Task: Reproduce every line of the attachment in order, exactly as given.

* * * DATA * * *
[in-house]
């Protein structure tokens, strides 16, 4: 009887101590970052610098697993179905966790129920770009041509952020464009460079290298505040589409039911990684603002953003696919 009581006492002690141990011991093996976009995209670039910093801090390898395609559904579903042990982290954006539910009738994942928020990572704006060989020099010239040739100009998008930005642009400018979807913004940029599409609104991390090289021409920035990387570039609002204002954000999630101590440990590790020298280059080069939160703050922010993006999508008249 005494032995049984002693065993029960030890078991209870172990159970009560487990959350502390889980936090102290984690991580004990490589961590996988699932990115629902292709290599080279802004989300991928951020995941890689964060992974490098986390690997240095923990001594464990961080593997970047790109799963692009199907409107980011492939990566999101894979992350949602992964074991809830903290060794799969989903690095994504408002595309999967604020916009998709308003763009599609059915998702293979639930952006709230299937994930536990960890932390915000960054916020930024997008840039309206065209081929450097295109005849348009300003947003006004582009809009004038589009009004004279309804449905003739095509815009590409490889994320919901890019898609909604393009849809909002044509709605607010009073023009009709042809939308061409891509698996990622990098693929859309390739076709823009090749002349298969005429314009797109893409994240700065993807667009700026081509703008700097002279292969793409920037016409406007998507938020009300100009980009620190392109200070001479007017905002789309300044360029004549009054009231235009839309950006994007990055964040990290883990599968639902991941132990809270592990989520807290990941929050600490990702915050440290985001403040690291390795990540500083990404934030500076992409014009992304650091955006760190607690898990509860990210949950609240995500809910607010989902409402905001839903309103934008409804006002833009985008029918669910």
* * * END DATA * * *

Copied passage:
[in-house]
């Protein structure tokens, strides 16, 4: 009887101590970052610098697993179905966790129920770009041509952020464009460079290298505040589409039911990684603002953003696919 009581006492002690141990011991093996976009995209670039910093801090390898395609559904579903042990982290954006539910009738994942928020990572704006060989020099010239040739100009998008930005642009400018979807913004940029599409609104991390090289021409920035990387570039609002204002954000999630101590440990590790020298280059080069939160703050922010993006999508008249 005494032995049984002693065993029960030890078991209870172990159970009560487990959350502390889980936090102290984690991580004990490589961590996988699932990115629902292709290599080279802004989300991928951020995941890689964060992974490098986390690997240095923990001594464990961080593997970047790109799963692009199907409107980011492939990566999101894979992350949602992964074991809830903290060794799969989903690095994504408002595309999967604020916009998709308003763009599609059915998702293979639930952006709230299937994930536990960890932390915000960054916020930024997008840039309206065209081929450097295109005849348009300003947003006004582009809009004038589009009004004279309804449905003739095509815009590409490889994320919901890019898609909604393009849809909002044509709605607010009073023009009709042809939308061409891509698996990622990098693929859309390739076709823009090749002349298969005429314009797109893409994240700065993807667009700026081509703008700097002279292969793409920037016409406007998507938020009300100009980009620190392109200070001479007017905002789309300044360029004549009054009231235009839309950006994007990055964040990290883990599968639902991941132990809270592990989520807290990941929050600490990702915050440290985001403040690291390795990540500083990404934030500076992409014009992304650091955006760190607690898990509860990210949950609240995500809910607010989902409402905001839903309103934008409804006002833009985008029918669910």